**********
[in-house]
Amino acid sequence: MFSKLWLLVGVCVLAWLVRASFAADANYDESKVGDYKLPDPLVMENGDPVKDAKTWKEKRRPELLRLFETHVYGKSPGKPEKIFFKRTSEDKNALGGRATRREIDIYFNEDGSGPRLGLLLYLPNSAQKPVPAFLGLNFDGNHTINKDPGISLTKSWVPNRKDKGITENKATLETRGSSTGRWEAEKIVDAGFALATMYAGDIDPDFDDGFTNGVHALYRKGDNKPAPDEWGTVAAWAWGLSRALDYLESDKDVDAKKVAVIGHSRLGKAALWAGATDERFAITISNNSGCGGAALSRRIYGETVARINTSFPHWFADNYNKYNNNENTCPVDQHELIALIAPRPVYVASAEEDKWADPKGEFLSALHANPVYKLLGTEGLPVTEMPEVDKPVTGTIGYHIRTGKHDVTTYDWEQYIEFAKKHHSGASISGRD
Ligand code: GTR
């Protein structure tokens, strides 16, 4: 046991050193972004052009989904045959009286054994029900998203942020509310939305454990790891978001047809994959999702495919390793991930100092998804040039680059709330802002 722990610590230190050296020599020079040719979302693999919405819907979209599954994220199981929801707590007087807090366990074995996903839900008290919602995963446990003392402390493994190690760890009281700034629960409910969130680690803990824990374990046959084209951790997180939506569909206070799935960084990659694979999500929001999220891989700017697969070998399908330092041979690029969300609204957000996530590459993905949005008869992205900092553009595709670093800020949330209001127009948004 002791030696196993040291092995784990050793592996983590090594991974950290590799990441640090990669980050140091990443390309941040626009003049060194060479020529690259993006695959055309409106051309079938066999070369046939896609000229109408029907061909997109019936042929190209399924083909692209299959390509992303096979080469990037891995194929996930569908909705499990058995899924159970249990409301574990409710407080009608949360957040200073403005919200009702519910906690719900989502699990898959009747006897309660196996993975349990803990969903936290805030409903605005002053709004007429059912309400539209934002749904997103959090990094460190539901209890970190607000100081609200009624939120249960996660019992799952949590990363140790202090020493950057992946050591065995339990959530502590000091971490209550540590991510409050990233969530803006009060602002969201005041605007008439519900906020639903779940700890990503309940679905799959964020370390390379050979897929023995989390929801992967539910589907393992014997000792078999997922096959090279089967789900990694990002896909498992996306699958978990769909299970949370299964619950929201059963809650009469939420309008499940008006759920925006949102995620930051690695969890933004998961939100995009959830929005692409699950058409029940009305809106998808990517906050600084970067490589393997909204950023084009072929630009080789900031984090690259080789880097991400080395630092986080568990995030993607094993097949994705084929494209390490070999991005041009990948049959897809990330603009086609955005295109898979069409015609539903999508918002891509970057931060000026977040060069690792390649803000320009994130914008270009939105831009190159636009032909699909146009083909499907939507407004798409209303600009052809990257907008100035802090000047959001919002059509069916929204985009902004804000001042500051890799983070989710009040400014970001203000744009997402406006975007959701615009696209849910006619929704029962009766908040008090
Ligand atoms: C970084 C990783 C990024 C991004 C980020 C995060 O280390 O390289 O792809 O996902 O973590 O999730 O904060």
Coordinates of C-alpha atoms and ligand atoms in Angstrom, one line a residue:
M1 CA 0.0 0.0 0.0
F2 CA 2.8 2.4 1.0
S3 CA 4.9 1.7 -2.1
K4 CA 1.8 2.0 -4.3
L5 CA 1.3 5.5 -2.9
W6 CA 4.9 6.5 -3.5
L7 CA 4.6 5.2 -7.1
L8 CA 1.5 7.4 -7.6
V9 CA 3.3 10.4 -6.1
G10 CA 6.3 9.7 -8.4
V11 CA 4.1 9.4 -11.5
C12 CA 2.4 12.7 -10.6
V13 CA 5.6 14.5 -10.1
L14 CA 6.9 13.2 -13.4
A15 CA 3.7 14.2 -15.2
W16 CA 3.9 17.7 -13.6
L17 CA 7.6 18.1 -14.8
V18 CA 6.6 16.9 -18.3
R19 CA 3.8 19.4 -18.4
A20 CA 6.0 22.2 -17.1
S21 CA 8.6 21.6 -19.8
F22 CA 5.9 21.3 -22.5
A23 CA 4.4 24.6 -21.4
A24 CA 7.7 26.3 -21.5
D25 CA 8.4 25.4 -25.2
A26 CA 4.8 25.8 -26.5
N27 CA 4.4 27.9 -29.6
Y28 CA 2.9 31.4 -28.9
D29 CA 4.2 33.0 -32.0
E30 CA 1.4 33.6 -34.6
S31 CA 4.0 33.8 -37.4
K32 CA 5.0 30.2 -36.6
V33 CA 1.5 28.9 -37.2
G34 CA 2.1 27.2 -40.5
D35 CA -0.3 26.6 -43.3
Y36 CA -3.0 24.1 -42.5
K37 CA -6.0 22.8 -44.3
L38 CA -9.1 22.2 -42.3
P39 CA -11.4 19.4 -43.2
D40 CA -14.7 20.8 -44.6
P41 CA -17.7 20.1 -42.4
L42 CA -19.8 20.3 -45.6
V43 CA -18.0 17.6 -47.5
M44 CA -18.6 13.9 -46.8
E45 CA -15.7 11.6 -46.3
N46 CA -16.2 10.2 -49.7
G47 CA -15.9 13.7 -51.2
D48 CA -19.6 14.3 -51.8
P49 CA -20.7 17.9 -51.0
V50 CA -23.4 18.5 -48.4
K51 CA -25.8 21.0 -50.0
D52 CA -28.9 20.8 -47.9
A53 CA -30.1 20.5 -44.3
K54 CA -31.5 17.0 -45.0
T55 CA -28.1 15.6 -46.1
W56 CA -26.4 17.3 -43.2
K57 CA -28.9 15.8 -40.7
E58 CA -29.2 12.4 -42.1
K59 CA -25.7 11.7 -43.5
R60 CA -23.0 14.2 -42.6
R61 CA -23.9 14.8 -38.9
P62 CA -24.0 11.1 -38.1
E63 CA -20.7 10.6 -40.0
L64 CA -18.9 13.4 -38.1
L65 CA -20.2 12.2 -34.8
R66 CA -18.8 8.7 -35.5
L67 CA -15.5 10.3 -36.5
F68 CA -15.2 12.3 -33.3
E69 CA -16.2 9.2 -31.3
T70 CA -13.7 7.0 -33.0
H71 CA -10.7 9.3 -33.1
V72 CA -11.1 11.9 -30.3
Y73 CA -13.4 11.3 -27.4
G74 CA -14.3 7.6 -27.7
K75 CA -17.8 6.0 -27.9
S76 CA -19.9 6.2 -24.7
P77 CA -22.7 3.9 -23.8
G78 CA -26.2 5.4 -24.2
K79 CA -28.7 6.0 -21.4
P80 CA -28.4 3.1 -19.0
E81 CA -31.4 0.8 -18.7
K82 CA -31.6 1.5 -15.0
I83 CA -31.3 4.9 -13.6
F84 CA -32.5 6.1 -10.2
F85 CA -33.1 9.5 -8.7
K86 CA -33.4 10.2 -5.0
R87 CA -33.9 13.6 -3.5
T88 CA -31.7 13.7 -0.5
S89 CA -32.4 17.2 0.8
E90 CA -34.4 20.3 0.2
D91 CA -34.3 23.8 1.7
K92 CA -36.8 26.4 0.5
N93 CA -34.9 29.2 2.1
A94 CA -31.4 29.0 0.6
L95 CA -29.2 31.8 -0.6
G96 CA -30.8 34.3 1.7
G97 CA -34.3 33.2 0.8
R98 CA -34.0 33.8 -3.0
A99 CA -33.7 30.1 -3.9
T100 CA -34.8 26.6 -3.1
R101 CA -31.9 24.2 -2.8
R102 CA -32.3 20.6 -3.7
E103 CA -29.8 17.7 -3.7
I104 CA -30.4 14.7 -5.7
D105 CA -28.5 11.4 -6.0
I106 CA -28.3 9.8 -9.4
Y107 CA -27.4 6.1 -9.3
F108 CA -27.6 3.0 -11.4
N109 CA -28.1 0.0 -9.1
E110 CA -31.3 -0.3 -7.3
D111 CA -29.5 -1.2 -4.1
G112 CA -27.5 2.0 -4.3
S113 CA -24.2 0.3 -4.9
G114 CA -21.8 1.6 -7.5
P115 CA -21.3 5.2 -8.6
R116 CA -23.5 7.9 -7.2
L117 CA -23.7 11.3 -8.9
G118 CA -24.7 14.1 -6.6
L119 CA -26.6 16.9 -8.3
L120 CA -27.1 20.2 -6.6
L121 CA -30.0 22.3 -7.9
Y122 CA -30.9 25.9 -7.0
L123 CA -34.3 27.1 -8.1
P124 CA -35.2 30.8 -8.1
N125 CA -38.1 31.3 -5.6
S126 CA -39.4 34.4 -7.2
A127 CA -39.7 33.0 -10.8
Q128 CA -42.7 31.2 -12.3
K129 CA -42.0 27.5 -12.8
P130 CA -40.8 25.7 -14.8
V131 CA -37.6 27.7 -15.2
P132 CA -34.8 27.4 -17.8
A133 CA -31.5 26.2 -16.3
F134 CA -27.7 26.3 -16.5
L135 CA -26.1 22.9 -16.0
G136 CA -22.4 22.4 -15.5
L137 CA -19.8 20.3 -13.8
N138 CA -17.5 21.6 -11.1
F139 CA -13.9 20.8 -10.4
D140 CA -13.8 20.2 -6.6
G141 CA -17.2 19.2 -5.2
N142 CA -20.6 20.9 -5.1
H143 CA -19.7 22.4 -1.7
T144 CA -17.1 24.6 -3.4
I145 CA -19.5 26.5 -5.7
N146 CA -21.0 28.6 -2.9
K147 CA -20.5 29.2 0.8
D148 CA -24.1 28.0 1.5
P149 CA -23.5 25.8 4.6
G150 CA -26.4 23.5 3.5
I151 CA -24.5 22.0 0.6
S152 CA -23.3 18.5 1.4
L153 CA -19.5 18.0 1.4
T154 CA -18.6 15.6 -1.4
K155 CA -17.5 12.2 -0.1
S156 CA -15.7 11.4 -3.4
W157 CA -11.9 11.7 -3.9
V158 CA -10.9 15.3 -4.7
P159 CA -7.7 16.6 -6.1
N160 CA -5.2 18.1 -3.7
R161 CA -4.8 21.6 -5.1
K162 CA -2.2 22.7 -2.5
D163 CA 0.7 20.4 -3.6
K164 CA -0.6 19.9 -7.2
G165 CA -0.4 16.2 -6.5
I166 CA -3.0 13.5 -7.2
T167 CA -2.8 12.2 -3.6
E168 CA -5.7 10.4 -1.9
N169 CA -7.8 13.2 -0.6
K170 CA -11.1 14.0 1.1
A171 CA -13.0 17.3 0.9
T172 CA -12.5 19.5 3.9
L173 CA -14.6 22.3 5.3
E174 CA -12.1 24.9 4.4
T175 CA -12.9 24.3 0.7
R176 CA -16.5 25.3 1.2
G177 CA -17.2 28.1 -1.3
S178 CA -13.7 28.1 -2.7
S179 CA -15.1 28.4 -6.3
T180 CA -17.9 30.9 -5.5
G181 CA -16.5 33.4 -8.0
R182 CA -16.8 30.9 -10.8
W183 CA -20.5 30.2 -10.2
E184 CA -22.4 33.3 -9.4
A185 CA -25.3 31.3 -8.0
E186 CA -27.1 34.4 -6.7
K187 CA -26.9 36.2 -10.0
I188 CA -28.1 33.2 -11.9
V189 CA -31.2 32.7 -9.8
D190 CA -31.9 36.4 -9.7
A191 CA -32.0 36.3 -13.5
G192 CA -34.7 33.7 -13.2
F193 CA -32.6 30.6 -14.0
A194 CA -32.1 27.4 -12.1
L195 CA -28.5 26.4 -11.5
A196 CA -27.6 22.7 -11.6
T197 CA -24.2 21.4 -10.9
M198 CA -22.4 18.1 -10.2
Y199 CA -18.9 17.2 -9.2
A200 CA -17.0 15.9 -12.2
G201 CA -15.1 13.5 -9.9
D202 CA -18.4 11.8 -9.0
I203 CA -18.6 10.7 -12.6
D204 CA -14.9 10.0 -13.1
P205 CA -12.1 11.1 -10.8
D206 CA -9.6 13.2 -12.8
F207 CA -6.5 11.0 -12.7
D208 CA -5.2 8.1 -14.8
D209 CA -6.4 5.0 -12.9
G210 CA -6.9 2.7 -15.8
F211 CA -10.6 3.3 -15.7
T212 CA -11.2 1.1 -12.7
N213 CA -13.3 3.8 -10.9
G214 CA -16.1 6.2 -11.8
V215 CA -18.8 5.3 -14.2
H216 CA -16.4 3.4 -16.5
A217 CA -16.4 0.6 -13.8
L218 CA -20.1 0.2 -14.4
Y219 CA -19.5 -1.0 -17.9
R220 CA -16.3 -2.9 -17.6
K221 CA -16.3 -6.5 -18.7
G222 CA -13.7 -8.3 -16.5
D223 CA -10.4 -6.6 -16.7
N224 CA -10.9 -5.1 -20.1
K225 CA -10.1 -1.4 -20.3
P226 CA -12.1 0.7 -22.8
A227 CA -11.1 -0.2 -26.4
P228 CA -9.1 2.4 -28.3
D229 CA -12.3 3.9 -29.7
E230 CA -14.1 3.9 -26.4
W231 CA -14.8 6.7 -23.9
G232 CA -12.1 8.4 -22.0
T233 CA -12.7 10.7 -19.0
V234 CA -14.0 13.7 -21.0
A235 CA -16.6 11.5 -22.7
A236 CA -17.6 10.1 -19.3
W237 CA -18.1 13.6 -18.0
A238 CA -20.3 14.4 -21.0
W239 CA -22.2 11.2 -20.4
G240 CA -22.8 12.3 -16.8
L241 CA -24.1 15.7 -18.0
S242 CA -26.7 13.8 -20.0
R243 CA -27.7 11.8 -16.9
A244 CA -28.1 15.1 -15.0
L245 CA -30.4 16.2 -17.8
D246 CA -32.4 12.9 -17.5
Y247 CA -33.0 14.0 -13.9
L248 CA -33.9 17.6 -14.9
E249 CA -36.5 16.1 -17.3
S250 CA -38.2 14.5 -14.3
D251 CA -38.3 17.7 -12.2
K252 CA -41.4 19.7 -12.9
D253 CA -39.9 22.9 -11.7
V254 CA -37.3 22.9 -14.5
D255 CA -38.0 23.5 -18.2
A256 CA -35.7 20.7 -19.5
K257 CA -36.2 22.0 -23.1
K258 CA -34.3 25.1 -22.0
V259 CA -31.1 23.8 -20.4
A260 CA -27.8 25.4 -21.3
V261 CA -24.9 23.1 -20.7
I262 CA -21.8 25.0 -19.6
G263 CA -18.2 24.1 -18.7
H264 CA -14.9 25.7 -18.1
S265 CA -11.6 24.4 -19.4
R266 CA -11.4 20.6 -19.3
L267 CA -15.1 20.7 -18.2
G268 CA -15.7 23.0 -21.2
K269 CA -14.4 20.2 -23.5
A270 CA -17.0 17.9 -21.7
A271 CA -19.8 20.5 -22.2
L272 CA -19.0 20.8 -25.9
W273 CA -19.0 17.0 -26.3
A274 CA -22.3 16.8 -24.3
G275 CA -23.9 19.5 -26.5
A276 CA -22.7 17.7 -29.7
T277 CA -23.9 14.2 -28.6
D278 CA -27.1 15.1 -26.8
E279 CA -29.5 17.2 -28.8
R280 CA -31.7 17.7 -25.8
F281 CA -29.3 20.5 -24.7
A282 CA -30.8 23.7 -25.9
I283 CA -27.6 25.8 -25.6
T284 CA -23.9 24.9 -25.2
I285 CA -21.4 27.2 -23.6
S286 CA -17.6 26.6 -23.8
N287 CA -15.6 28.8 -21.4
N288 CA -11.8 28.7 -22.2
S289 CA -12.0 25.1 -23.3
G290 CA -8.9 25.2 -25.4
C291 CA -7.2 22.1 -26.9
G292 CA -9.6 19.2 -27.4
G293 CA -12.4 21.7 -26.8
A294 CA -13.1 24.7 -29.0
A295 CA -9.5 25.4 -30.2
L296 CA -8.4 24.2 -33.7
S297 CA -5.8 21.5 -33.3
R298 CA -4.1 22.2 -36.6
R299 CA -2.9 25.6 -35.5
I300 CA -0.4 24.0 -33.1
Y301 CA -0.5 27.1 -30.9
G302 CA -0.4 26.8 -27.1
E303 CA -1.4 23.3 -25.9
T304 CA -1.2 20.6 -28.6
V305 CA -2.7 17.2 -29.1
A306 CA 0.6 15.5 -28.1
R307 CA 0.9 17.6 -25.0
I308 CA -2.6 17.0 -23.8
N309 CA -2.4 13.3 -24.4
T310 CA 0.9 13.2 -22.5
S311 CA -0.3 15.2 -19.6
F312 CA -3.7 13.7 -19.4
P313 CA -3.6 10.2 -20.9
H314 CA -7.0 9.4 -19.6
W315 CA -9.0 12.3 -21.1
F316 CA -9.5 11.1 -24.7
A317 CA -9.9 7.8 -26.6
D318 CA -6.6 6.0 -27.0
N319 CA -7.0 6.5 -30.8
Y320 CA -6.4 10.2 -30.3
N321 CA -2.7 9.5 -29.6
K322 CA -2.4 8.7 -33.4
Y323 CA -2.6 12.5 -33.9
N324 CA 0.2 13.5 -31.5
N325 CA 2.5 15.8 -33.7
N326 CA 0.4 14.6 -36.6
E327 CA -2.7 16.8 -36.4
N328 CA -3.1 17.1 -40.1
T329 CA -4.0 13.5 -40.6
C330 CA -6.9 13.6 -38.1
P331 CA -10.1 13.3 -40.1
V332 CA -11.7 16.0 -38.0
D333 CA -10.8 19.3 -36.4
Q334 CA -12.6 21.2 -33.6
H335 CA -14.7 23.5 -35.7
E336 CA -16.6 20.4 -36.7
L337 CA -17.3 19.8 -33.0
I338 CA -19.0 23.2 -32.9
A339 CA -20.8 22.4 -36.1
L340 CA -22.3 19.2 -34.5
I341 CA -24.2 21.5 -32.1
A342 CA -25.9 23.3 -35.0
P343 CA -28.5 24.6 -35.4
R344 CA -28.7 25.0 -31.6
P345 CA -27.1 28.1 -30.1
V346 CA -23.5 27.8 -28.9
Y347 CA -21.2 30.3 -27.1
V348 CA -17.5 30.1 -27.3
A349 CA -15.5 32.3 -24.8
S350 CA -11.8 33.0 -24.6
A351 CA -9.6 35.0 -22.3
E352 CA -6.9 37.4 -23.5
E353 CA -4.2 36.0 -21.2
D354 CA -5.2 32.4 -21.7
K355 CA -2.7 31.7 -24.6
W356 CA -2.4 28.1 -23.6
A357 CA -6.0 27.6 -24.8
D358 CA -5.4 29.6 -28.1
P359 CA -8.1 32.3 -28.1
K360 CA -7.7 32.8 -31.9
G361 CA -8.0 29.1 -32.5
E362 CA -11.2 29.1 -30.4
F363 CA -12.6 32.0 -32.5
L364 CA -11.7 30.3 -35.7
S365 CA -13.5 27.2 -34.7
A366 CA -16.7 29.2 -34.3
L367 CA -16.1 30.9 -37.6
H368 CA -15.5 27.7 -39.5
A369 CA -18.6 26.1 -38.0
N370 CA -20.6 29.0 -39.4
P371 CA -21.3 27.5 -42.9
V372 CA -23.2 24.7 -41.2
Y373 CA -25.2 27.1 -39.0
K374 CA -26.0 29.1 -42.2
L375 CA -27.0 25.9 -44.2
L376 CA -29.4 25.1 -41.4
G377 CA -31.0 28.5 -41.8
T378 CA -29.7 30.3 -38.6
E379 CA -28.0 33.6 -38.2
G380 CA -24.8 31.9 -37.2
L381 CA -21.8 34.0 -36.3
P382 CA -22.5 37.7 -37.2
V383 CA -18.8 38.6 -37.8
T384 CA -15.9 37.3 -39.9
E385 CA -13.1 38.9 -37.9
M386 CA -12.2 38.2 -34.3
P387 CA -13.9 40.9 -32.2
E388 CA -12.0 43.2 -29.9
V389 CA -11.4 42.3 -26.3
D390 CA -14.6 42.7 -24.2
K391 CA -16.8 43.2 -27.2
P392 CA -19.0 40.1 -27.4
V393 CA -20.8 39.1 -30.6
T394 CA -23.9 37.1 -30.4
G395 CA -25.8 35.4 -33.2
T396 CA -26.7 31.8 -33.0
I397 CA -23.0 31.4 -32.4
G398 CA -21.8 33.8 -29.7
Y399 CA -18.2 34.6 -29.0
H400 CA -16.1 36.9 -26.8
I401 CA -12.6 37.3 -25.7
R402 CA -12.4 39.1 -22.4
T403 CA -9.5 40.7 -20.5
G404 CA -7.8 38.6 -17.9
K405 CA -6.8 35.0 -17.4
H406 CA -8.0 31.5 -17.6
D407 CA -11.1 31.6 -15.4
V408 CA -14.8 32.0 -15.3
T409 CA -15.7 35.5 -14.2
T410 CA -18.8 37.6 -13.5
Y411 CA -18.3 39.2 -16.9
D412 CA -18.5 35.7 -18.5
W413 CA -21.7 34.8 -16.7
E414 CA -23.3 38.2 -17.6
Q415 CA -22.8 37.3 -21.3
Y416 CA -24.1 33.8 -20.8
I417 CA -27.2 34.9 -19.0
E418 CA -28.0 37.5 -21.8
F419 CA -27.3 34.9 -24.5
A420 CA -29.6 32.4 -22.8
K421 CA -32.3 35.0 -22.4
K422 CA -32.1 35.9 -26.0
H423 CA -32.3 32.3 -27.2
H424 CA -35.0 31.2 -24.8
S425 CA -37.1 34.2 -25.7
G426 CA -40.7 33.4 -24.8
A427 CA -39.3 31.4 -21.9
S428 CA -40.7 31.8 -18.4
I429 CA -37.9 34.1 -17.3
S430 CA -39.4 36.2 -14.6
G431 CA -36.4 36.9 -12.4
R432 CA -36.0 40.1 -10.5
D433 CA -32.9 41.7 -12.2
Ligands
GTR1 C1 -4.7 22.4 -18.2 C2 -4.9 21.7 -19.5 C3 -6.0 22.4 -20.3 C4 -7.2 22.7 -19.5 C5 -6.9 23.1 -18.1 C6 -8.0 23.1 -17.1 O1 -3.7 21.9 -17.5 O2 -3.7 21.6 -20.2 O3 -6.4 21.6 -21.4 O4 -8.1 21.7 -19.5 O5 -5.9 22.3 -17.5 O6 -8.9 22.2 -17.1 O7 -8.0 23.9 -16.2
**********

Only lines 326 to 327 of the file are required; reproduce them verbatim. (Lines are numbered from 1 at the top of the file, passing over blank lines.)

Y320 CA -6.4 10.2 -30.3
N321 CA -2.7 9.5 -29.6